I also saw Steff at that time. Steff was thinking.

There are early fascist manifestos, or at least one that is highly anti-clerical. I also was anticlerical. I’ve seen Christians in England, I’ve seen French Catholics at Amiens and at Rocamadour, and I don’t want to see anymore. French bigotry is as displeasing a spectacle as modern man can lay eyes on.

The Christian corruptions have never been able to infect the Italian, he takes it easy, the Mediterranean sanity subsists.

My anti-clericalism petered out in Romagna. I recall a country priest guying the sacristan in the Tempio Malatestiano because the foreigner knew more about the church, “his” church, than the sacristan.

I recall also the puzzled expression of the same priest a few days later as he saw me making my farewells to the stone elephants. I asked him if he considered this form of devotion heretical.

He grinned and seemed wholly undisturbed by fears for my indefinite future.

An old nun in hospital had a good deal of trouble in digesting the fact that I wasn’t Christian, no I wasn’t; thank God, I wasn’t a Protestant, but I wasn’t a Catholic either, and I wasn’t a Jew, I believed in a more ancient and classical system with a place for Zeus and Apollo. To which with infinite gentleness, “Z’è tutta una religione.” “Oh well it’s all a religion.”

Hence the moderation in the decree: These services will continue because it is the custom of the great majority of the people.

I find F. in the Piazza San Marco chuckling over “Hanno bastinato il becco!” A bit of pure Goldoni that he had just seen in the Venetian law courts.

A row in the Venetian fish market is reported in the daily paper with almost the same phrase as that used in the shindy between Sigismund Malatesta and Count Federico Urbino, Ferrara, 1400 and something.

No American who hasn’t lived for years in Italy has the faintest shade of a shadow of a conception of the multiformity and diversity of wholly separate and distinct conservatisms that exist in this country.

All of ’em carved in stone, carpentered and varnished into shape, built in stucco, or organic in the mind of the people.

“Bombe, bombe, bombe per svegliare questi dormiglioni di ‘pensatori’ Italiani, che credono di essere ancora al tempo del Metastasio,” citation from letter received this morning, February 8, anno XI, headed Rome. A letter from a man I met a few years ago still carrying Austrian shell fragments in his system and still crushed. The nitroglycerine he wants is purely verbal nitroglycerine. “Bombs, bombs, bombs to wake up these sluggards, these eyetalian ‘thinkers’ who still think they’re in the time of Metastasio.”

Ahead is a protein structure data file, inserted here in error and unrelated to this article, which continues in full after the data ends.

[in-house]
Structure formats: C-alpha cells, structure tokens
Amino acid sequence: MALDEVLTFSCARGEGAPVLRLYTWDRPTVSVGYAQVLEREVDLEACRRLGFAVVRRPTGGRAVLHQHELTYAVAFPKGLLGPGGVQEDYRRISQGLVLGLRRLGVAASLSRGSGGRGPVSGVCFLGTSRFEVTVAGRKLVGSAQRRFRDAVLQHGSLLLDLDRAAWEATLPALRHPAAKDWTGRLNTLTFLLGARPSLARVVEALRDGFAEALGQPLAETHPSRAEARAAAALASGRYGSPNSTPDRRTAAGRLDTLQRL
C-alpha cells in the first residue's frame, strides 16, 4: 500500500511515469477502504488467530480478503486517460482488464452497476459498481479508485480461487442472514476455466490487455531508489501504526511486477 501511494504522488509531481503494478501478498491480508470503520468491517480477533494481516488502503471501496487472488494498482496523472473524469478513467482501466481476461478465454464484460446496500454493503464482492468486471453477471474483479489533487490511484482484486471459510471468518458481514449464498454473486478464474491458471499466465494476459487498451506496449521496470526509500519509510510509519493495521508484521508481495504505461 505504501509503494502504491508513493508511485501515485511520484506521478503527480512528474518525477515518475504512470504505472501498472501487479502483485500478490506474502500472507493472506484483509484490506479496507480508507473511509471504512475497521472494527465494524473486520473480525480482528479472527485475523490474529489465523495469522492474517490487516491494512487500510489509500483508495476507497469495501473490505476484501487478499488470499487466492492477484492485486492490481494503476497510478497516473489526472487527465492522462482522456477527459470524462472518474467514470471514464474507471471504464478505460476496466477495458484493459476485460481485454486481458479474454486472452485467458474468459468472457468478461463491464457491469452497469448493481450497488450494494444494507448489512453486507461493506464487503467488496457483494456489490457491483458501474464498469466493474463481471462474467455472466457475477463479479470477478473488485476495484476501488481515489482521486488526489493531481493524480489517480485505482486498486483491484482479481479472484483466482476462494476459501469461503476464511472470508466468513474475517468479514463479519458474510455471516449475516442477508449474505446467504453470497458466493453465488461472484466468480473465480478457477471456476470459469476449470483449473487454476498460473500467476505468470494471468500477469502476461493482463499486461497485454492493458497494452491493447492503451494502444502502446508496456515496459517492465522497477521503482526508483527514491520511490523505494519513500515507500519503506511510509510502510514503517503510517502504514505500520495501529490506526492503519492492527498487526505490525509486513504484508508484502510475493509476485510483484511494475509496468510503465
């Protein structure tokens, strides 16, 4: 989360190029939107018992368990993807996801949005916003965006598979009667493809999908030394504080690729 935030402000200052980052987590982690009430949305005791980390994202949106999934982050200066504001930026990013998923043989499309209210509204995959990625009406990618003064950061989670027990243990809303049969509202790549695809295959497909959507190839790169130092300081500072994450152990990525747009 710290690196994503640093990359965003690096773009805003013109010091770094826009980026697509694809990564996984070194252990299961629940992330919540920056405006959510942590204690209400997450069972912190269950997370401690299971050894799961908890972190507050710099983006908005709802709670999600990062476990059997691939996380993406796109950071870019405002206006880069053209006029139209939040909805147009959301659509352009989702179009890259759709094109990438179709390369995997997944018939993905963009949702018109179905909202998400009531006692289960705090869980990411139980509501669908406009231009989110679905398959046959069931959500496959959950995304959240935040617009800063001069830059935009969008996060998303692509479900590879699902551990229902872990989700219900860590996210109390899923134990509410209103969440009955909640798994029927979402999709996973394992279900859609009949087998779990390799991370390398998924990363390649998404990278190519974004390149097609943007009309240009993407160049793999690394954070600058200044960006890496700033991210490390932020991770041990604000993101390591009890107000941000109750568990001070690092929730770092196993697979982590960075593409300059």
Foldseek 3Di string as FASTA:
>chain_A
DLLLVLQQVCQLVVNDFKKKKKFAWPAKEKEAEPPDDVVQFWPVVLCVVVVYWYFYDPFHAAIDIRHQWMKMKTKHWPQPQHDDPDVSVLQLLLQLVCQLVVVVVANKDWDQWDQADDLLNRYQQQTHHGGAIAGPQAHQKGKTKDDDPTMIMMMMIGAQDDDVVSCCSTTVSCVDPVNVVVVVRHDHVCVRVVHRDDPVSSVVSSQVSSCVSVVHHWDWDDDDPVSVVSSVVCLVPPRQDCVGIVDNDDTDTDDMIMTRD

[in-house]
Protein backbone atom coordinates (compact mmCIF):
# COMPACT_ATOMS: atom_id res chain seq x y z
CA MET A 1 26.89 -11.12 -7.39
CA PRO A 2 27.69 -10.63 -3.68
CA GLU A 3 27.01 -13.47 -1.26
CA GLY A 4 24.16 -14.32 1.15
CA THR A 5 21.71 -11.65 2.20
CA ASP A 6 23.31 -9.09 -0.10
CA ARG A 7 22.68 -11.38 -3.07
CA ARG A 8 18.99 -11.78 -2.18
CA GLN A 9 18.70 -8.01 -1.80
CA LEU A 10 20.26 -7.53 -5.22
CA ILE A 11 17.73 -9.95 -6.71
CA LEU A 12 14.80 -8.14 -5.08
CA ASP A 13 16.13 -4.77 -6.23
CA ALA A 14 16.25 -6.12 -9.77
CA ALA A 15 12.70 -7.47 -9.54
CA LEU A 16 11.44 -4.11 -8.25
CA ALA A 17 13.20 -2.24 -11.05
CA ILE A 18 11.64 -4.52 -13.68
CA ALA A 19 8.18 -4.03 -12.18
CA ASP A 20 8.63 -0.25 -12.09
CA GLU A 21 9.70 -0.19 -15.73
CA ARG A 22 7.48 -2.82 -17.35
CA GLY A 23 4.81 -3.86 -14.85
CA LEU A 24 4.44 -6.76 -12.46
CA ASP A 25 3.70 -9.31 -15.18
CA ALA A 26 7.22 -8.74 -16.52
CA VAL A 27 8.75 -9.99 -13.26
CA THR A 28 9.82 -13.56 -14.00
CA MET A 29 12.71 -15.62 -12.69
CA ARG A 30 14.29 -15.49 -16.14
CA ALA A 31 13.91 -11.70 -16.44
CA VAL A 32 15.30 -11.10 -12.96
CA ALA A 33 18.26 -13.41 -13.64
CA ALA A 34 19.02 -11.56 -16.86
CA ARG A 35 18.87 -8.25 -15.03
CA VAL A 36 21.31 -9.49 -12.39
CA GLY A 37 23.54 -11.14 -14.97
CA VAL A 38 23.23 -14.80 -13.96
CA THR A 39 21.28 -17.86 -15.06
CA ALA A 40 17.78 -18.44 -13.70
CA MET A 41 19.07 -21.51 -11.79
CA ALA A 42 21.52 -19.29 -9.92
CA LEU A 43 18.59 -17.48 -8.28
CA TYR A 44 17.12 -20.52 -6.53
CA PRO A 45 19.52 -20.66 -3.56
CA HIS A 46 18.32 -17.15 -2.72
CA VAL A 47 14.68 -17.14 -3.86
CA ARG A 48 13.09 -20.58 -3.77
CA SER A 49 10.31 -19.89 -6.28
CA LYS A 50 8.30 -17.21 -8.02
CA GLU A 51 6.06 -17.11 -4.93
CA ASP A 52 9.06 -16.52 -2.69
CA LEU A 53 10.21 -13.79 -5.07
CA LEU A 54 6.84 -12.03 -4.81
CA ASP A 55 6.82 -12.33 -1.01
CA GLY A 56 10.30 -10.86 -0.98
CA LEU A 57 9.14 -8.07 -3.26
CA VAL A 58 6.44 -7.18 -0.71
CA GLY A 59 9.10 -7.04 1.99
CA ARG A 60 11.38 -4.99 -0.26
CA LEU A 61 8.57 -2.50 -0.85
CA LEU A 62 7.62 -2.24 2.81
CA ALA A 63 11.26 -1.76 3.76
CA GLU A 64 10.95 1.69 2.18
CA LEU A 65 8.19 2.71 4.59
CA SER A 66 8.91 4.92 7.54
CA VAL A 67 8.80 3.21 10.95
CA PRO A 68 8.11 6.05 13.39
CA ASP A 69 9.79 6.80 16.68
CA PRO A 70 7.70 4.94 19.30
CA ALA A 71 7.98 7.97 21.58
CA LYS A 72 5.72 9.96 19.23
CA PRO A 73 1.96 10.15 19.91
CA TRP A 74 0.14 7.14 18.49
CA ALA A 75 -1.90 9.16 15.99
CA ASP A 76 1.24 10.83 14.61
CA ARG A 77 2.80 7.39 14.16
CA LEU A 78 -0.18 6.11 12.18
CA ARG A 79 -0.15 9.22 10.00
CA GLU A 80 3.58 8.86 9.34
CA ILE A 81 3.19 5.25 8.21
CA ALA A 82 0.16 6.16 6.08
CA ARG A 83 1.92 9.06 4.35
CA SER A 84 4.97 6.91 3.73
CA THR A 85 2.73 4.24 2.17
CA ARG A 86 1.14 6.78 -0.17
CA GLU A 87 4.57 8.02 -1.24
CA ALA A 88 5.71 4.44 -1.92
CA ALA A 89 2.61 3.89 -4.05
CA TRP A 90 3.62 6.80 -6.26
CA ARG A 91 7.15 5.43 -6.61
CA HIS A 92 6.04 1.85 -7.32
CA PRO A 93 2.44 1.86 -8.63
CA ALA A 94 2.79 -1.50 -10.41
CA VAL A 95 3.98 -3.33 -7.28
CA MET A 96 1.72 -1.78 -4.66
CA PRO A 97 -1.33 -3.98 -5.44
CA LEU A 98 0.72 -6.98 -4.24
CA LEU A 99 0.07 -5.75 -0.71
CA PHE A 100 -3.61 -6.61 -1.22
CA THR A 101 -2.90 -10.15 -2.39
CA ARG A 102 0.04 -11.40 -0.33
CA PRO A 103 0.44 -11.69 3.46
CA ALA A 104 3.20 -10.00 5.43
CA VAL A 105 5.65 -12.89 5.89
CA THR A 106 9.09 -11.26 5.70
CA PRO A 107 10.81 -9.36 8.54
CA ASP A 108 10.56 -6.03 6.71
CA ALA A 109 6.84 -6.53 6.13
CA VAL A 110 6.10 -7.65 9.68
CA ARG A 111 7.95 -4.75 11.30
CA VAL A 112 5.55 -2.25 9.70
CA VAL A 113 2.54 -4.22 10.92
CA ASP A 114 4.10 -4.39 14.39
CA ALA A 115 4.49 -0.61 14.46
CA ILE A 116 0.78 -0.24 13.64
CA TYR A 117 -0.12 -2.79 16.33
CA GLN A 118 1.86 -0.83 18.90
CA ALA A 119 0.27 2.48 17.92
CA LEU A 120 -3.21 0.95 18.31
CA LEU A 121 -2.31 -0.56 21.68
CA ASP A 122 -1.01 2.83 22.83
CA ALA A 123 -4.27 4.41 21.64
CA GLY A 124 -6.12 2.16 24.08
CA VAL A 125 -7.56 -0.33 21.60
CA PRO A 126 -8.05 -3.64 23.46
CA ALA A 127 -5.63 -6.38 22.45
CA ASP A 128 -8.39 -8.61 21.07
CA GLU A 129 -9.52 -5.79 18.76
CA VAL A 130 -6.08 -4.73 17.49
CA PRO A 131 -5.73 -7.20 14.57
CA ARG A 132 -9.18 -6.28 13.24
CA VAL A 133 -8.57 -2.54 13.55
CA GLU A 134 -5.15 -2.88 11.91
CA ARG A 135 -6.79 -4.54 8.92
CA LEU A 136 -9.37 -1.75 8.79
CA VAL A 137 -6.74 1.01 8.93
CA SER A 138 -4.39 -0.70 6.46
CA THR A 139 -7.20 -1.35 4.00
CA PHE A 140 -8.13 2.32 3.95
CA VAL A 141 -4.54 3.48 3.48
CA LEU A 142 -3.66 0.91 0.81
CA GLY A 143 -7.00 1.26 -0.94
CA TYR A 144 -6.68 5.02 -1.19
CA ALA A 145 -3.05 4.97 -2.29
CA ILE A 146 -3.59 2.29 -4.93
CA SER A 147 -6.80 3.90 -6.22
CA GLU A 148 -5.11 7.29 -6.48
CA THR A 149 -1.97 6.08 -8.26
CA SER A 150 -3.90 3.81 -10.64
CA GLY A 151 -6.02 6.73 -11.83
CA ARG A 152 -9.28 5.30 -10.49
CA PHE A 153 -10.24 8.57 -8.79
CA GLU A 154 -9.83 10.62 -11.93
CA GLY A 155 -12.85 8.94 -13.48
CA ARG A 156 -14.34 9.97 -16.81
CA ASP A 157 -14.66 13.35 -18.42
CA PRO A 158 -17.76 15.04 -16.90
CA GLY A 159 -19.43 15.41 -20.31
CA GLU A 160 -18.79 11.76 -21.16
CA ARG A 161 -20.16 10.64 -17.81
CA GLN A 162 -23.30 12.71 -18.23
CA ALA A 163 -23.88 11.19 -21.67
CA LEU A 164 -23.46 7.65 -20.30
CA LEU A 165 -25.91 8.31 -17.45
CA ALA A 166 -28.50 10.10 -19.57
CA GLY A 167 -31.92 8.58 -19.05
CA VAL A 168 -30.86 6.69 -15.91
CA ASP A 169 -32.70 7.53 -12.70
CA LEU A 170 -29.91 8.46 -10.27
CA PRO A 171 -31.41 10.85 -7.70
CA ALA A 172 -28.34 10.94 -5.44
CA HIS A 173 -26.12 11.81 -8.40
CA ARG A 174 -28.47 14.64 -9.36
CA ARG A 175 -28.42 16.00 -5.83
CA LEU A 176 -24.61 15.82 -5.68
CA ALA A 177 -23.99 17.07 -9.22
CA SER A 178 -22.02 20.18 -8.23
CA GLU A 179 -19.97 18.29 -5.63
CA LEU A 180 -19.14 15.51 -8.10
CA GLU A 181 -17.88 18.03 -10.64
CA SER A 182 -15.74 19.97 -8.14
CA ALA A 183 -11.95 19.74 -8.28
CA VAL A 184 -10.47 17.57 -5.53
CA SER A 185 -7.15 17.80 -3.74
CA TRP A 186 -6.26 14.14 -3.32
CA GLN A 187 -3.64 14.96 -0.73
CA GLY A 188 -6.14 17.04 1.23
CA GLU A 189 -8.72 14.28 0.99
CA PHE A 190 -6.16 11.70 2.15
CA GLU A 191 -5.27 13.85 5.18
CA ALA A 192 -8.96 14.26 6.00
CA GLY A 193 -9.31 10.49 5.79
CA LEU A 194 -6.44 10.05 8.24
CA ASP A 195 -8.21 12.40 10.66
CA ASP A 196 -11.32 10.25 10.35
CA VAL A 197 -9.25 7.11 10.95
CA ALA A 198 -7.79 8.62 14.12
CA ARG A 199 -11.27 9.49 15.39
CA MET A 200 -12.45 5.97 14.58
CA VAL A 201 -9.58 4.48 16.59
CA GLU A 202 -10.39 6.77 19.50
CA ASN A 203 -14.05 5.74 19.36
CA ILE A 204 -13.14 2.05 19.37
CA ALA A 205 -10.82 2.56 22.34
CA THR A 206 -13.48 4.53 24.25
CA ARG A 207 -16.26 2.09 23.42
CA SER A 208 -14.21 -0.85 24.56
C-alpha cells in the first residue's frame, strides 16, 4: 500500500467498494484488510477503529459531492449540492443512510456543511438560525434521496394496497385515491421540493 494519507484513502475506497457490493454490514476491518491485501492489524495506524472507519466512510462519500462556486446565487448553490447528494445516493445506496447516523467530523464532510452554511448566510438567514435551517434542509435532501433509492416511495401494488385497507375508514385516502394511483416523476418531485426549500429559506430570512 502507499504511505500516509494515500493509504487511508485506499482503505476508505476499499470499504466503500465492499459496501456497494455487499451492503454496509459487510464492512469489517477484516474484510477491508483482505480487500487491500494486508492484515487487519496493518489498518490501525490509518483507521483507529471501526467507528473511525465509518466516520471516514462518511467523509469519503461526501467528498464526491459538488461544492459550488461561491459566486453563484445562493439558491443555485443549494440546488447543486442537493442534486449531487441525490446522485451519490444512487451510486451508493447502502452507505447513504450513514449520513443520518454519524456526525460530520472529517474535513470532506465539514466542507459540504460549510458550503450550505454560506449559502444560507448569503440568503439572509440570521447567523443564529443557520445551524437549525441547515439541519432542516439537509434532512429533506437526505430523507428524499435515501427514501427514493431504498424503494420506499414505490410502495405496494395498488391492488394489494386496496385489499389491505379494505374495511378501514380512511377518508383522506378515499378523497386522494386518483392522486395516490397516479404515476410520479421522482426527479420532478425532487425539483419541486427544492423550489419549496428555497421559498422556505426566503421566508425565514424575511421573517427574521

FROBENIUS

The intelligent Teuton said a few bright words, in a recent interview, about the difficulty of communication between civilized men of different races.

“It is not what you tell a man but the part of it that he thinks important that determines the ratio of what is ‘communicated’ to what is misunderstood.”

Hang up what I’ve said in these chapters. We come to

THE PROBLEM OF ITALY

at the time of the Peace Conference: a number of official men or political figures in Paris, no one of whom could be trusted with a fountain pen or a pocket-knife.

Stef says, or repeats, a story that Clemenceau sketched out the bases of lasting peace, for the fun of seeing how quickly ALL of the delegates would refuse to consider such bases.

I take it the only point the Allies at large were, on arrival, agreed on, was that they should not keep their agreements with Italy.

As to the “atmosphere”: I saw Arabian Lawrence in London one evening after he had been with Lloyd George and, I think, Clemenceau or at any rate one of the other big pots of the congeries. He wouldn’t talk about Arabia, and quite naturally he wouldn’t talk about what had occurred in the afternoon. But he was like a man who has been chucked in a dungheap and is furtively trying to flick the traces of it off his clothing.

Any thorough judgment of MUSSOLINI will be in a measure an act of faith, it will depend on what you believe the man means, what you believe that he wants to accomplish.

I have never believed that my grandfather put a bit of railway across Wisconsin simply or chiefly to make money or even with the illusion that he would make money, or make more money in that way than in some other.

I don’t believe any estimate of Mussolini will be valid unless it starts from his passion for construction. Treat him as artifex and all the details fall into place. Take him as anything save the artist and you will get muddled with contradictions. Or you will waste a lot of time finding that he don’t fit your particular preconceptions or your particular theories.

The Anglo-Saxon is particularly inept at understanding the Latin clarity of “Qui veut la fin veut les moyens.” Who wills the end wills the means.

There is Lenin’s calm estimate of all other Russian parties: They are very clever, yes, they can do EVERYTHING except act.

If you don’t believe that Jefferson was actuated by a (in the strict quaker sense) “concern” for the good of the people, you will quibble, perhaps, over details, perhaps over the same details that worried his old friend John Adams.